You know, it’s never a good sign when your top-level trade negotiators hang up on each other.
It’s an even worse sign when they can’t agree on who hung up on whom.
Then again, maybe it’s just business as usual in the long-running trans-Atlantic argument over aerospace industry subsidies.
In case you were busy watching Wisconsin-Milwaukee bust up your NCAA tournament bracket over the weekend, here’s a quick re-cap.
Last fall, the United States threatened to sue the European Union before the World Trade Organization over the billions of dollars European governments have given Airbus to help it design and launch new jets.
European officials threatened to countersue, saying the Boeing Co. improperly benefits from U.S. government subsidies, including the $3.2 billion state business and occupation tax break the Washington Legislature used to entice the company to build its 787 in Everett.
In January, the two sides agreed to step back for 90 days and try for an out-of-court settlement.
But on Friday, European trade representative Peter Mandelson and former U.S. trade chief Robert Zoellick got into a shouting match on the phone that ended with one of them hanging up on the other.
That’s about all everyone can agree on.
Officially, the U.S. government says Mandelson “terminated” Friday’s phone call, but even so, “we are at the table,” U.S. spokesman Richard Mills told Agence France-Presse. “The Europeans keep wandering away from the table, straying farther and farther.”
European negotiators say they don’t think they hung up on the Americans.
“It is not our view that we put an end to this conversation,” Mandelson’s representative, Claude Veron-Reville, told reporters in Bruseels Monday. “The ball is in the Americans’ court, and we are waiting for them to clarify their position,” she said.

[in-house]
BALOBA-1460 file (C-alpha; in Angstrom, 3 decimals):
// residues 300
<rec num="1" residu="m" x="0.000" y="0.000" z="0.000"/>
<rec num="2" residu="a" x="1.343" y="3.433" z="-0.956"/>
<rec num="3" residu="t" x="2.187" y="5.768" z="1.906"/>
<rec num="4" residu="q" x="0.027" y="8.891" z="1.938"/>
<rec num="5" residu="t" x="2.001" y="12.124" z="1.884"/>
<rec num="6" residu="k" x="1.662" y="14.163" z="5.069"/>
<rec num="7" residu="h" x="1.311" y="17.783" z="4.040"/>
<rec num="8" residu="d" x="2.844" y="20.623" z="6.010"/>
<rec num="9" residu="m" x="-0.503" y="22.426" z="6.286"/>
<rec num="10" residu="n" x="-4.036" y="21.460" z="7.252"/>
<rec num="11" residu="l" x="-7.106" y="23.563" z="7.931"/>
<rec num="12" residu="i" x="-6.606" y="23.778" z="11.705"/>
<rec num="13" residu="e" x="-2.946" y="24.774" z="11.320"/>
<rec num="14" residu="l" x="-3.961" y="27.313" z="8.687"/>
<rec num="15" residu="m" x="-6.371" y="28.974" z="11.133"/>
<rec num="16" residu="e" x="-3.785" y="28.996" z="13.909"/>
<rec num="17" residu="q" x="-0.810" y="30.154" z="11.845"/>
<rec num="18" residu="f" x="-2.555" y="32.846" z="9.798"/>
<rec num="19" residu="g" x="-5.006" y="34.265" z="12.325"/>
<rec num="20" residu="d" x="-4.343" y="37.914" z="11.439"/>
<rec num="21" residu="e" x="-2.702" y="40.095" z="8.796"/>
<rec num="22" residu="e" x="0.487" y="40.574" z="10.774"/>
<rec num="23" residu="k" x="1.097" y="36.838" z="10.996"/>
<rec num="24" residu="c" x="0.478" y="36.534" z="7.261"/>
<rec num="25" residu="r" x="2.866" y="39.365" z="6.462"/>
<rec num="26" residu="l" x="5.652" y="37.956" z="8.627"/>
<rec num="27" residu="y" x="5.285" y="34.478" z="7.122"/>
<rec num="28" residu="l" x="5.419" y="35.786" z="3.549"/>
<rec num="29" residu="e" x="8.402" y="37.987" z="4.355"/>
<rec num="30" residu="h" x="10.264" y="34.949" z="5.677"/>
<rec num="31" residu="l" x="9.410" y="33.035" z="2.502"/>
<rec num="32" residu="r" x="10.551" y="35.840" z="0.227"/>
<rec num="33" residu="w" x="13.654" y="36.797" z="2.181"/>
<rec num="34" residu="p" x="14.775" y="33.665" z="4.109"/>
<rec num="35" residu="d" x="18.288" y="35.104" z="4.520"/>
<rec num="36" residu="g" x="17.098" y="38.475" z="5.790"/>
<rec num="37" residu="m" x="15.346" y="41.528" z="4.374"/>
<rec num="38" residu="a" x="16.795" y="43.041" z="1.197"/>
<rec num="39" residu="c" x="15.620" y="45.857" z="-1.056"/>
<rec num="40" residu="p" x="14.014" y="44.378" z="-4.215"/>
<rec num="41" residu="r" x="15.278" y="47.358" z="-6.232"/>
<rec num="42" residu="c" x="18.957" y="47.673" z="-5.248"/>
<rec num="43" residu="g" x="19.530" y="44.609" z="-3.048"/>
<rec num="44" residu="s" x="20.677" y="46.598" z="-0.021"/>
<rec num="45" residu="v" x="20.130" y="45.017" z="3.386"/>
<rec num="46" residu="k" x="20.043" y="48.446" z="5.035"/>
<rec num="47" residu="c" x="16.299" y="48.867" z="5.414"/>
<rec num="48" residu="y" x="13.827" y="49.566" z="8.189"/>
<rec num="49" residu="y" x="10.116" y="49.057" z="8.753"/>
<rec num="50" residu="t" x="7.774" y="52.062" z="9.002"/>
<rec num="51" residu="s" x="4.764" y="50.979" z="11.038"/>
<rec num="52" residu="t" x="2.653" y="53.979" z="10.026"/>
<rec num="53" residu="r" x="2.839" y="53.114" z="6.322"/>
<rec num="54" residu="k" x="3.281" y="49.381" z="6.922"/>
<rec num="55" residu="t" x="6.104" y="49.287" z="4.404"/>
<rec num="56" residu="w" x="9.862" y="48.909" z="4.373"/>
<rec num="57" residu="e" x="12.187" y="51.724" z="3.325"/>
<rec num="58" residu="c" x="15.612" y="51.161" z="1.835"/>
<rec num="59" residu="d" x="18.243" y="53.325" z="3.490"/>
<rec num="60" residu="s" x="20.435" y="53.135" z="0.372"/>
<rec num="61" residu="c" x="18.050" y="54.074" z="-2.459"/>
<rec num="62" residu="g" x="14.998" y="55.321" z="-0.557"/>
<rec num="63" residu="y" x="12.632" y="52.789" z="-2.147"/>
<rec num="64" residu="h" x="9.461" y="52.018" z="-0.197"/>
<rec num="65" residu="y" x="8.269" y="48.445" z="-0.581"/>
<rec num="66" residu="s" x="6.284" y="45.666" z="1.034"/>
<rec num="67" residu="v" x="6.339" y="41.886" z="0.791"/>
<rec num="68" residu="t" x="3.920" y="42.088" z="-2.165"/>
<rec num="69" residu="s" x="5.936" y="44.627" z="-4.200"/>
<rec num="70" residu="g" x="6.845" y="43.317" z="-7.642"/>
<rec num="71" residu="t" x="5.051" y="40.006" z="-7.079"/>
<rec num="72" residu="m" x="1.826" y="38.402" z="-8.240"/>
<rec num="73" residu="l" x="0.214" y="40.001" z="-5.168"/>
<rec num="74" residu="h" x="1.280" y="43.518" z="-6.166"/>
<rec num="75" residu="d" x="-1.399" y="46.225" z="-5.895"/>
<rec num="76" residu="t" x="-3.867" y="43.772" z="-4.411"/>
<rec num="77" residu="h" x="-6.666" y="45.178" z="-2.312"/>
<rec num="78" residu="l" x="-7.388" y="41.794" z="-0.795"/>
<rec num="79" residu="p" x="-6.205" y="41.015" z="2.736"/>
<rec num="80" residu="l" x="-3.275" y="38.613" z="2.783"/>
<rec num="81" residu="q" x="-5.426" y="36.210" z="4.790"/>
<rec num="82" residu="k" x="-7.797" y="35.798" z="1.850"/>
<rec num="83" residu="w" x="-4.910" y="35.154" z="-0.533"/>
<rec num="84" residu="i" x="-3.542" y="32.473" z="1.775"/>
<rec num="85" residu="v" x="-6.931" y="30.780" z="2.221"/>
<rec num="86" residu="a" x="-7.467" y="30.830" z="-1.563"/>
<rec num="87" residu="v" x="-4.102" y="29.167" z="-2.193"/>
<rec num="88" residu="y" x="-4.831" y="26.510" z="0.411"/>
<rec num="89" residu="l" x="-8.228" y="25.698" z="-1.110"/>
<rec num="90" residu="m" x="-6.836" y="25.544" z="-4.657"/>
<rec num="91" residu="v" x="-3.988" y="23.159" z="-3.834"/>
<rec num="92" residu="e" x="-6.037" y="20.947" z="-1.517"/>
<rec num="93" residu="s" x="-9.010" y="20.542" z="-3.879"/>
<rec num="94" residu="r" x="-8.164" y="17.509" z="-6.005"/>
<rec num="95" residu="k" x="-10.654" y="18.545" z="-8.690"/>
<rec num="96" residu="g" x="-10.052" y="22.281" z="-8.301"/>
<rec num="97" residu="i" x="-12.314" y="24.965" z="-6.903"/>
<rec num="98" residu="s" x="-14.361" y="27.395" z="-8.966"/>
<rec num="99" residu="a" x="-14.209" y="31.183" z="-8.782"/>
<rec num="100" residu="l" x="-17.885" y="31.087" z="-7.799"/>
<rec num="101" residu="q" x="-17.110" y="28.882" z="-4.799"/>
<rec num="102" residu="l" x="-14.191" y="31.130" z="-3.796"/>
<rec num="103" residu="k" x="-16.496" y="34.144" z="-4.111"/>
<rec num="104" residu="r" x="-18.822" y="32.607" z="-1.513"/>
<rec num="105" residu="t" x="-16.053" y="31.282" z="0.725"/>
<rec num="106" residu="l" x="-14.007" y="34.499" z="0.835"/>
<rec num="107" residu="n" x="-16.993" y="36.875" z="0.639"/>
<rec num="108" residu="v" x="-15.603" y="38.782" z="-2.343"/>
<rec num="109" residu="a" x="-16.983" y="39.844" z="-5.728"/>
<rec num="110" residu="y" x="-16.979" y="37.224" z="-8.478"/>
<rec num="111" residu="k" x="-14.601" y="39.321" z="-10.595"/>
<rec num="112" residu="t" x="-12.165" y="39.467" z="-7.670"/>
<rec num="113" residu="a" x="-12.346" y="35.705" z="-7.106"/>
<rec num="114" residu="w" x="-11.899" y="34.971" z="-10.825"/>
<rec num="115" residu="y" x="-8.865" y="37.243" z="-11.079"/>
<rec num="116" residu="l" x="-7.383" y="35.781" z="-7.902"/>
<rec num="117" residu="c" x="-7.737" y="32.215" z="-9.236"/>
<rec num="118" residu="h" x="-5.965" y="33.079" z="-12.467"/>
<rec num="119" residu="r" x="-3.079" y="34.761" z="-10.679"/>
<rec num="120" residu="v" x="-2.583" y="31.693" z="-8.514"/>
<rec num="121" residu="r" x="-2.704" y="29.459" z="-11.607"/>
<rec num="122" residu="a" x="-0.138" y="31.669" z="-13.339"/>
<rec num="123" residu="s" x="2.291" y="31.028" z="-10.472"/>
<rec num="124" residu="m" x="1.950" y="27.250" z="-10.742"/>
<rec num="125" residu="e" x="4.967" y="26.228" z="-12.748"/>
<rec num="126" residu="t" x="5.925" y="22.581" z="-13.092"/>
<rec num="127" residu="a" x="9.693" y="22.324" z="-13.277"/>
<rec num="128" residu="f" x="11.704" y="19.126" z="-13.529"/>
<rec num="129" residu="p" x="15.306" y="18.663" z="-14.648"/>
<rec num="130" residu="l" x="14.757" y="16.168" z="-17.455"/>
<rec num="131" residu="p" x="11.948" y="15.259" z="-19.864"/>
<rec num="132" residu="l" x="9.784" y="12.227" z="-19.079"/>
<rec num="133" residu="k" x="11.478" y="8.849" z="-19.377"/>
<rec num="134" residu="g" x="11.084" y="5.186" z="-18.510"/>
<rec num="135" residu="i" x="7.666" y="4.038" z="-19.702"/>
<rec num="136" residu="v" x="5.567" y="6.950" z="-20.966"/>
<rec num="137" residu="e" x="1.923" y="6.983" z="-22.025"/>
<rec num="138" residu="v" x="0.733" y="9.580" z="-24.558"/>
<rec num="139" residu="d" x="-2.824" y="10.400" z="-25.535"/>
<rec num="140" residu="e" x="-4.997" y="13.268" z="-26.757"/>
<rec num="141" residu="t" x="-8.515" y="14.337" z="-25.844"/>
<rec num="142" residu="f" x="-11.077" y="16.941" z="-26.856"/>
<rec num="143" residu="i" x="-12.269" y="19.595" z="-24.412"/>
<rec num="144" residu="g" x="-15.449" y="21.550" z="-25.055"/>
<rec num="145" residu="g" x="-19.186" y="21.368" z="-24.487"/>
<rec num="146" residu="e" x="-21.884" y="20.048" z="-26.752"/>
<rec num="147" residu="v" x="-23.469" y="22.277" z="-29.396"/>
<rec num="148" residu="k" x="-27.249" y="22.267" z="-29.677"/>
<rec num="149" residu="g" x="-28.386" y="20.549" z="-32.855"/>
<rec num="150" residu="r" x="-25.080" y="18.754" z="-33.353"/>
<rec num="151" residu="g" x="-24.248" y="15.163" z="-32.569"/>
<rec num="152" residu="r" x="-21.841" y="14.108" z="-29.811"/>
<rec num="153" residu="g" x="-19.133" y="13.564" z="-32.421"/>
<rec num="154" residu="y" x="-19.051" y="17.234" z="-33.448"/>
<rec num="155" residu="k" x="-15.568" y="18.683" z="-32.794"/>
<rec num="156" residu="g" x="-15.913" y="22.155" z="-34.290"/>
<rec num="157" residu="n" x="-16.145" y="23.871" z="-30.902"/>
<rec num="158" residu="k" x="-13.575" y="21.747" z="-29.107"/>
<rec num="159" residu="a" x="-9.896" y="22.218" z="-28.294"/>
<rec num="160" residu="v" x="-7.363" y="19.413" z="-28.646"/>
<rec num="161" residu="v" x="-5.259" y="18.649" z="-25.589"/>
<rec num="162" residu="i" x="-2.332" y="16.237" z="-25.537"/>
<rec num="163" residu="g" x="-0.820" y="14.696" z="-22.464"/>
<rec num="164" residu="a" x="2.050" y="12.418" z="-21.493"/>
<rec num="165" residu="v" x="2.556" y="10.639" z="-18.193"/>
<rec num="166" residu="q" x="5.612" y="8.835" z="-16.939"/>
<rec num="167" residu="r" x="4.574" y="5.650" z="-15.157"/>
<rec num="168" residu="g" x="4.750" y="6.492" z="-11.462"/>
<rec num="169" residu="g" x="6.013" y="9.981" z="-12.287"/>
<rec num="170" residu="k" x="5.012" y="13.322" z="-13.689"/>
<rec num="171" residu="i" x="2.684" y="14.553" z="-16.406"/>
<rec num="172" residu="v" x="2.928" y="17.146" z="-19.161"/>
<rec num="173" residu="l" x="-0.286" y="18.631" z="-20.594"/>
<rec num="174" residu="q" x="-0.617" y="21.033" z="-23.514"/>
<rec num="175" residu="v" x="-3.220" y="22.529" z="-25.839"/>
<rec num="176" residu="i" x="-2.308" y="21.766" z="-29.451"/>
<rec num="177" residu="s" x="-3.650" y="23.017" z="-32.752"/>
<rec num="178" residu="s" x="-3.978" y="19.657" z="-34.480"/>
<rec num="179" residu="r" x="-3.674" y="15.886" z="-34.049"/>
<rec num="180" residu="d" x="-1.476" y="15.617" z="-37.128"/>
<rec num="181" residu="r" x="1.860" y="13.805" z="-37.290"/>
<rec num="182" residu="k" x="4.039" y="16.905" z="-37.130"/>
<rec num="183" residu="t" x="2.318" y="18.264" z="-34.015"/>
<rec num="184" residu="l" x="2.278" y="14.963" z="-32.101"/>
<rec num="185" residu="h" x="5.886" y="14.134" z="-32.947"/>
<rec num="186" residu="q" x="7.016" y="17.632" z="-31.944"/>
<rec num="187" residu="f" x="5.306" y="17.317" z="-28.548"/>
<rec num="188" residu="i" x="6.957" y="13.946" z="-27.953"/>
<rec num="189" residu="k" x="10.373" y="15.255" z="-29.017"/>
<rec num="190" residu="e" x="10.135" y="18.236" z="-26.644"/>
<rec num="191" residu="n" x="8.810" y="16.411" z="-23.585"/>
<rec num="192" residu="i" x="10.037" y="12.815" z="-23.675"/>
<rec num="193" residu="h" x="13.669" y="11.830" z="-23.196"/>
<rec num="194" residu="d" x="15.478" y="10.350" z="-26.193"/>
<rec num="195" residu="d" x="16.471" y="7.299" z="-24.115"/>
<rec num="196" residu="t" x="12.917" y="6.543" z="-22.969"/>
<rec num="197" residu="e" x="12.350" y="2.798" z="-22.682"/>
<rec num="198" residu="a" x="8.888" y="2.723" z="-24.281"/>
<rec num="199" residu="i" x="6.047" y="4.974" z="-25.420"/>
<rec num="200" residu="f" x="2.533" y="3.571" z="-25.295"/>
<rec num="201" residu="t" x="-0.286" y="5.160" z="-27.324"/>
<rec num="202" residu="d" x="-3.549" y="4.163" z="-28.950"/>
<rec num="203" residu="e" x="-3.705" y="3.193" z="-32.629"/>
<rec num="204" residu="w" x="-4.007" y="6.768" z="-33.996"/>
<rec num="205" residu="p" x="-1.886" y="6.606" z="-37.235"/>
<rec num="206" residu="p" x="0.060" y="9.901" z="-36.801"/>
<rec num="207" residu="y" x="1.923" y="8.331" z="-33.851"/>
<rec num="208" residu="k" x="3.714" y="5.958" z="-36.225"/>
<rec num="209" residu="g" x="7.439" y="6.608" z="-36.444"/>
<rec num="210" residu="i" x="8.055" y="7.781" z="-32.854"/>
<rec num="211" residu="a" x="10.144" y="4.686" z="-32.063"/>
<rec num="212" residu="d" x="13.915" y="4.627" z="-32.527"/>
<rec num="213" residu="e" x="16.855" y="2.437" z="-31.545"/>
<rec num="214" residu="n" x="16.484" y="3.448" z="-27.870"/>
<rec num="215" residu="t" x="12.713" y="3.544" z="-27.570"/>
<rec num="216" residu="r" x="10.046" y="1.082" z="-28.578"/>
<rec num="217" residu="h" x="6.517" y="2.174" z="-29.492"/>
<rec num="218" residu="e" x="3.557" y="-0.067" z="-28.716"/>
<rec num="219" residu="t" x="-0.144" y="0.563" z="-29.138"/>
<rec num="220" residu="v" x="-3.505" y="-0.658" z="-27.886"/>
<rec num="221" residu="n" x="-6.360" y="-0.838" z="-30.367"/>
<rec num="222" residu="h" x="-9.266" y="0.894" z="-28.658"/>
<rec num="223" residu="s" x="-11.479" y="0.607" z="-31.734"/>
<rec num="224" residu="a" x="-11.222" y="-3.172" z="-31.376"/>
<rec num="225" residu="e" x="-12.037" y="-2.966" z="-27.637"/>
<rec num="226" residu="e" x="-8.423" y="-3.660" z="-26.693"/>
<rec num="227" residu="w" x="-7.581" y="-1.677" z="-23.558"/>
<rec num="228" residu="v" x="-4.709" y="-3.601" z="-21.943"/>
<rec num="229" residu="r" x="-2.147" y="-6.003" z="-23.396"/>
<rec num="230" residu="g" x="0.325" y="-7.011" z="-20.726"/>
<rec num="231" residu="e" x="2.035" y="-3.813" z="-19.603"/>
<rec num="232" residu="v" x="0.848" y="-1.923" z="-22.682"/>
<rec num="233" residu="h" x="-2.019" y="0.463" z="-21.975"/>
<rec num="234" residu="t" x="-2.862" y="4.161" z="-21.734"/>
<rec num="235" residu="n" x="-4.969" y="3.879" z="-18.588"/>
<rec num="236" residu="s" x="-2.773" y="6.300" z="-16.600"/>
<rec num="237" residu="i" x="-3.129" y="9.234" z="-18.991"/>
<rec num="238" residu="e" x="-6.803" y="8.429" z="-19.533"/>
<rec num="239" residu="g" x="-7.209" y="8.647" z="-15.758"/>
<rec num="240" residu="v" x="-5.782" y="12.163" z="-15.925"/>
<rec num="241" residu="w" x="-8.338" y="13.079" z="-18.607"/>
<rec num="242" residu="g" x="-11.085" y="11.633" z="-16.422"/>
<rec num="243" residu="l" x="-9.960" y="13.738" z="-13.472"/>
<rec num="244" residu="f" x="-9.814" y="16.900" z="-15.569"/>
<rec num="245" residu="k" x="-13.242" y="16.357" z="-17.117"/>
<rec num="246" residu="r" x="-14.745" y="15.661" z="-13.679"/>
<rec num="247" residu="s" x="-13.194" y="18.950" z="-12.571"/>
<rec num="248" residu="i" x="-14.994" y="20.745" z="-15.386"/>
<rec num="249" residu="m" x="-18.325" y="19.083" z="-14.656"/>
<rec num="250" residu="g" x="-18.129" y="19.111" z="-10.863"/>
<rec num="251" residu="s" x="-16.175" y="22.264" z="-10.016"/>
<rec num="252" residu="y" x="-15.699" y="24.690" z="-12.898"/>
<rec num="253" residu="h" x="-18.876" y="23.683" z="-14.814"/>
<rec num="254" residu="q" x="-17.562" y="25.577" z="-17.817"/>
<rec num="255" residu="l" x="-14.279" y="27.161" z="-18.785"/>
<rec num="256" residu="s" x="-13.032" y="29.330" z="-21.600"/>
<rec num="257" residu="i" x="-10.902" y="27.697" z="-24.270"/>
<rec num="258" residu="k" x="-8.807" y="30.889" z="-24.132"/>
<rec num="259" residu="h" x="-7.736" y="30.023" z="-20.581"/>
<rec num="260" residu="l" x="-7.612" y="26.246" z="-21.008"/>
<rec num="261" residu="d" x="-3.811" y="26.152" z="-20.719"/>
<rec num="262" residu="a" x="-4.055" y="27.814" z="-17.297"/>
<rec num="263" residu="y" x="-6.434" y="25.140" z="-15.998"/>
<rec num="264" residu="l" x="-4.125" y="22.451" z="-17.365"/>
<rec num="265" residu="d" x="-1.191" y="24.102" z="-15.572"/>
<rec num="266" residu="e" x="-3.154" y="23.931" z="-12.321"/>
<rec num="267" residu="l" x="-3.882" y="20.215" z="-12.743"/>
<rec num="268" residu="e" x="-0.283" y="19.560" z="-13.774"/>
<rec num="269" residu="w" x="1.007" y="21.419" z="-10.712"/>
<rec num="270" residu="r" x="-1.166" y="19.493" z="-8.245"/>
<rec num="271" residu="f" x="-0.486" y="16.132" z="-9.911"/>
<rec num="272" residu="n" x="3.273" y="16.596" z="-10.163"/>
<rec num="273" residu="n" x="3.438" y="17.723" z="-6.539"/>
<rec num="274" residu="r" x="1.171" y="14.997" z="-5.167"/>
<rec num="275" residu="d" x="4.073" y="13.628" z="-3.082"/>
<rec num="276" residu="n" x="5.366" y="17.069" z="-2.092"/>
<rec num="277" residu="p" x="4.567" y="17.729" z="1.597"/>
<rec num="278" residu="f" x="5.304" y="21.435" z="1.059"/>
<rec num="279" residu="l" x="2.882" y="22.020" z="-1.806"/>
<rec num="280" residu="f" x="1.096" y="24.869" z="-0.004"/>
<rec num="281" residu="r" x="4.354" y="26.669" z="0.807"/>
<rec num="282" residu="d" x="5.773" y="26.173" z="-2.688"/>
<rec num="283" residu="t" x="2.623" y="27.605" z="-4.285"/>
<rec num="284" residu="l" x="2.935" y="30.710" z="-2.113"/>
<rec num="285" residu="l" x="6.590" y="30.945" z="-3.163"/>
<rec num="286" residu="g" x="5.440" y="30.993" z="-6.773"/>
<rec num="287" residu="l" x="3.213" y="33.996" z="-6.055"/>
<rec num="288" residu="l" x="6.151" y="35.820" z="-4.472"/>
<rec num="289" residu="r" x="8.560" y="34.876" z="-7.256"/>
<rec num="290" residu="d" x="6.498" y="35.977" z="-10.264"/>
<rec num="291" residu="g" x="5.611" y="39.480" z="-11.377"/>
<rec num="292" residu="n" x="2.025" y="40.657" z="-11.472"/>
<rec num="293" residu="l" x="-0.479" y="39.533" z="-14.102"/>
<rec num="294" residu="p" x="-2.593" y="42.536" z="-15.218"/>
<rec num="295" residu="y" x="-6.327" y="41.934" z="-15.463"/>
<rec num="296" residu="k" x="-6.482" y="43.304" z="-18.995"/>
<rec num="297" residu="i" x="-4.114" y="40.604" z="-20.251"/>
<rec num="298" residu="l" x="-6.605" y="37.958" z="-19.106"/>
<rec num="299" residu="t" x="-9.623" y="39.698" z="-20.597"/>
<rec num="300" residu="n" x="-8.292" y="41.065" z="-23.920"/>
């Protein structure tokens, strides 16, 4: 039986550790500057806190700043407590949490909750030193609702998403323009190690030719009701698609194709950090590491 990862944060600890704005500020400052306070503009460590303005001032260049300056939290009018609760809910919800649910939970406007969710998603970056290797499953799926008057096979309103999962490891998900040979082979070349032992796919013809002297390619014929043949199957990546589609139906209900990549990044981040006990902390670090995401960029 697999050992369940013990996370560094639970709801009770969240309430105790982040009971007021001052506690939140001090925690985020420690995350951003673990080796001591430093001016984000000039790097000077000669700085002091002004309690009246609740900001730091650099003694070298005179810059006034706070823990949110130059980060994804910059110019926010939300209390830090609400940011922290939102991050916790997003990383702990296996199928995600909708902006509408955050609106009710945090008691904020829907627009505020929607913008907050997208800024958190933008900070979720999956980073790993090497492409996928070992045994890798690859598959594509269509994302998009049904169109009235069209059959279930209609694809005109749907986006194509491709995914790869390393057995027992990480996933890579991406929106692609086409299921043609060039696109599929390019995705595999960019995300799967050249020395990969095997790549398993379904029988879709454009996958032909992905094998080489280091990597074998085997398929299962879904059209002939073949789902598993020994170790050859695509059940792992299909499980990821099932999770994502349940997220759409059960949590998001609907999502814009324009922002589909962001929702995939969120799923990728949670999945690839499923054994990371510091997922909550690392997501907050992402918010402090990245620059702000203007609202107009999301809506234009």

I suspect the U.S. position is that the Europeans can go flap their ailerons. But that’s not a good negotiating technique.
To sort this out, I called Teal Group analyst Richard Aboulafia, whose George Washington University Colonials went out of the Big Dance in Round 1, by the way.
His take on it: We should have seen it coming.
The view in Europe last fall was that:
* Boeing chief executive Harry Stonecipher was on Capitol Hill stirring up the pot on Airbus subsidies in order to obscure Boeing’s problems getting the 767 tanker deal through Congress.
* President Bush went along with it only because he was in a tight re-election campaign and needed the support of Boeing workers to win Washington state and its 11 electoral votes.
Now Stonecipher’s gone, Bush has another four years in office and Zoellnick, the U.S. trade negotiator, has changed jobs to become deputy secretary of state and is only filling in on the Boeing-Airbus talks until a replacement can be named.
Given all that, Aboulafia said, Europeans were naturally thinking that the United States and Boeing had lost interest in the talks, so “all we have to do is stand our ground and it’ll go away.”
“They were probing for a weakness,” Aboulafia said. “There’s always an element of power politics in these negotiations.”
What happens next?
The United States needs to make some sort of “resolute gesture” – say, a phone call from Secretary of State Condoleezza Rice to her EU counterpart to underscore that, yes, we’re still serious about this.
At that point, the Europeans will “figure out the issue has legs, and they’ll go back to the negotiating table,” Aboulafia said.
Strangely enough, Boeing and the United States have an ally in Europe. The editorial board of London’s Financial Times newspaper said Tuesday that both sides need to “take a deep breath and calm down.”
Then Airbus needs to give up on more launch aid, the Financial Times editors said.
“Airbus’ unique subsidy is an especially blatant violation of the principles of fair competition,” they wrote. “The EU should let it go.”
Harry Stonecipher couldn’t have said it better himself.
Reporter Bryan Corliss: 425-339-3454 or email@example.com.